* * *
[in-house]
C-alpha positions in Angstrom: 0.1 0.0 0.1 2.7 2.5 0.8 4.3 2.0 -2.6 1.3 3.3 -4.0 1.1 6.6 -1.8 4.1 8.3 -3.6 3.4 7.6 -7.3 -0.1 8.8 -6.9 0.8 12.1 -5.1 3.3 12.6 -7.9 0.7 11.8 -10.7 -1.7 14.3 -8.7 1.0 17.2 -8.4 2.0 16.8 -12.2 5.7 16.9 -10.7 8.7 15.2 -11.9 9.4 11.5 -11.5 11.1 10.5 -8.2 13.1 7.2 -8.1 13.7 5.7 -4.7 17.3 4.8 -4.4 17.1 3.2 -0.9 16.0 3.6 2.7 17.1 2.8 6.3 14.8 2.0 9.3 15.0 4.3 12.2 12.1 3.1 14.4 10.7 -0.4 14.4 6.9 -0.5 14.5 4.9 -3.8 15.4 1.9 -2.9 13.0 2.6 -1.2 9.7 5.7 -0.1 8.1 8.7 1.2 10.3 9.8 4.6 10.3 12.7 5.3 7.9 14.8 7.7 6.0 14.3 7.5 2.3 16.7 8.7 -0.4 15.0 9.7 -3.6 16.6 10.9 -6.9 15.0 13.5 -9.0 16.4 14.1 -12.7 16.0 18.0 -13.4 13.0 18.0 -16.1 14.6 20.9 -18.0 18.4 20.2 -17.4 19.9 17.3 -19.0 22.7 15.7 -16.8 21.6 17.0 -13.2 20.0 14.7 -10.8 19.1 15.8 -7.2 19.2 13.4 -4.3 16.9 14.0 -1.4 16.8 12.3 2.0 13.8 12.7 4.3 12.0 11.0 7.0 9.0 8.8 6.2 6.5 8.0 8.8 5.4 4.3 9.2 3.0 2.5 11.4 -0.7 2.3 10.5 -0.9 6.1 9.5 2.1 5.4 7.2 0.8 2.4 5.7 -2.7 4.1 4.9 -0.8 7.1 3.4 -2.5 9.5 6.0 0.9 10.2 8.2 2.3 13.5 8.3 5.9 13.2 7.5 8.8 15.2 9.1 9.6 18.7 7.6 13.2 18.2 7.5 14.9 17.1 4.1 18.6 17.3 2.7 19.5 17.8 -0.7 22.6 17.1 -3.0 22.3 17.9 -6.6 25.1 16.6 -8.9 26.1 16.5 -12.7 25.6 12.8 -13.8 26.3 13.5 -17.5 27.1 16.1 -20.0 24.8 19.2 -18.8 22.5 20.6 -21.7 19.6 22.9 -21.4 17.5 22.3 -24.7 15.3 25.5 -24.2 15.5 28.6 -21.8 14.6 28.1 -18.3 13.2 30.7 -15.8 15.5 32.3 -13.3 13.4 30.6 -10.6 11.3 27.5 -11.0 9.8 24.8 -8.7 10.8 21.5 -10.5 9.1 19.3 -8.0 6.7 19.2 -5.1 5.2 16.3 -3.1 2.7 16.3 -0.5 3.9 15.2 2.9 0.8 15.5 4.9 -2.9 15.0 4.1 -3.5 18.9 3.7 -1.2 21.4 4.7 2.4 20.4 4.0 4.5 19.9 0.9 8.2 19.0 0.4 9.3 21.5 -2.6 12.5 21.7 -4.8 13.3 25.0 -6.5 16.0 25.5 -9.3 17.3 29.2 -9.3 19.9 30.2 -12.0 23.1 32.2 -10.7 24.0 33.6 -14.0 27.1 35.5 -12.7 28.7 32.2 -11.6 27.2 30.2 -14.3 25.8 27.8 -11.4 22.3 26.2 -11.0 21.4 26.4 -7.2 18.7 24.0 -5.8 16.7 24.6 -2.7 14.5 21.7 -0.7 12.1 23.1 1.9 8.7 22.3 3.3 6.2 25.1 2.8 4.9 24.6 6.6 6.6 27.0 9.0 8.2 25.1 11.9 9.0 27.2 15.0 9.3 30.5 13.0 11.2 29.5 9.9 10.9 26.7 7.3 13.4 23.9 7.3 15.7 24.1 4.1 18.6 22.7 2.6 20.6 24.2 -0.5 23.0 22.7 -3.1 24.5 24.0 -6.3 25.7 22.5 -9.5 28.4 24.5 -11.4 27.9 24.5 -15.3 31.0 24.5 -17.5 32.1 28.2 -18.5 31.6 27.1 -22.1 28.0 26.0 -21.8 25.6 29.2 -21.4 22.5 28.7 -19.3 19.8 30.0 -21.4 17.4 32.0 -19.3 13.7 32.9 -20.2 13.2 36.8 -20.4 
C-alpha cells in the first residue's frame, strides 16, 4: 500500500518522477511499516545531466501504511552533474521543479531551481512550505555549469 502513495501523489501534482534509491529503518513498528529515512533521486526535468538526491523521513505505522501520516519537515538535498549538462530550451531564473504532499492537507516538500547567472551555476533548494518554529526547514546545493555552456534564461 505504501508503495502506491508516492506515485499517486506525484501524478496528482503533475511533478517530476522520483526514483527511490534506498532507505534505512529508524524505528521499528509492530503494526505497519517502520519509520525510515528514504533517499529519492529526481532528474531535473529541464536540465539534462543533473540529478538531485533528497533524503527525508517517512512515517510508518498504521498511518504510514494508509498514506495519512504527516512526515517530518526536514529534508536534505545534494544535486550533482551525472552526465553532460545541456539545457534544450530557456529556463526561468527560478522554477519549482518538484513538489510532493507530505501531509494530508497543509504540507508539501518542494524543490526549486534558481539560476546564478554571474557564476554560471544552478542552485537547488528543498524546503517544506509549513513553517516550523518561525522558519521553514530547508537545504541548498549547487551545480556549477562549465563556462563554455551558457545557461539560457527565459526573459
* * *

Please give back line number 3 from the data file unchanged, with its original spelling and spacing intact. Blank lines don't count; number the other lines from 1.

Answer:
C-alpha cells in the first residue's frame, strides 16, 4: 500500500518522477511499516545531466501504511552533474521543479531551481512550505555549469 502513495501523489501534482534509491529503518513498528529515512533521486526535468538526491523521513505505522501520516519537515538535498549538462530550451531564473504532499492537507516538500547567472551555476533548494518554529526547514546545493555552456534564461 505504501508503495502506491508516492506515485499517486506525484501524478496528482503533475511533478517530476522520483526514483527511490534506498532507505534505512529508524524505528521499528509492530503494526505497519517502520519509520525510515528514504533517499529519492529526481532528474531535473529541464536540465539534462543533473540529478538531485533528497533524503527525508517517512512515517510508518498504521498511518504510514494508509498514506495519512504527516512526515517530518526536514529534508536534505545534494544535486550533482551525472552526465553532460545541456539545457534544450530557456529556463526561468527560478522554477519549482518538484513538489510532493507530505501531509494530508497543509504540507508539501518542494524543490526549486534558481539560476546564478554571474557564476554560471544552478542552485537547488528543498524546503517544506509549513513553517516550523518561525522558519521553514530547508537545504541548498549547487551545480556549477562549465563556462563554455551558457545557461539560457527565459526573459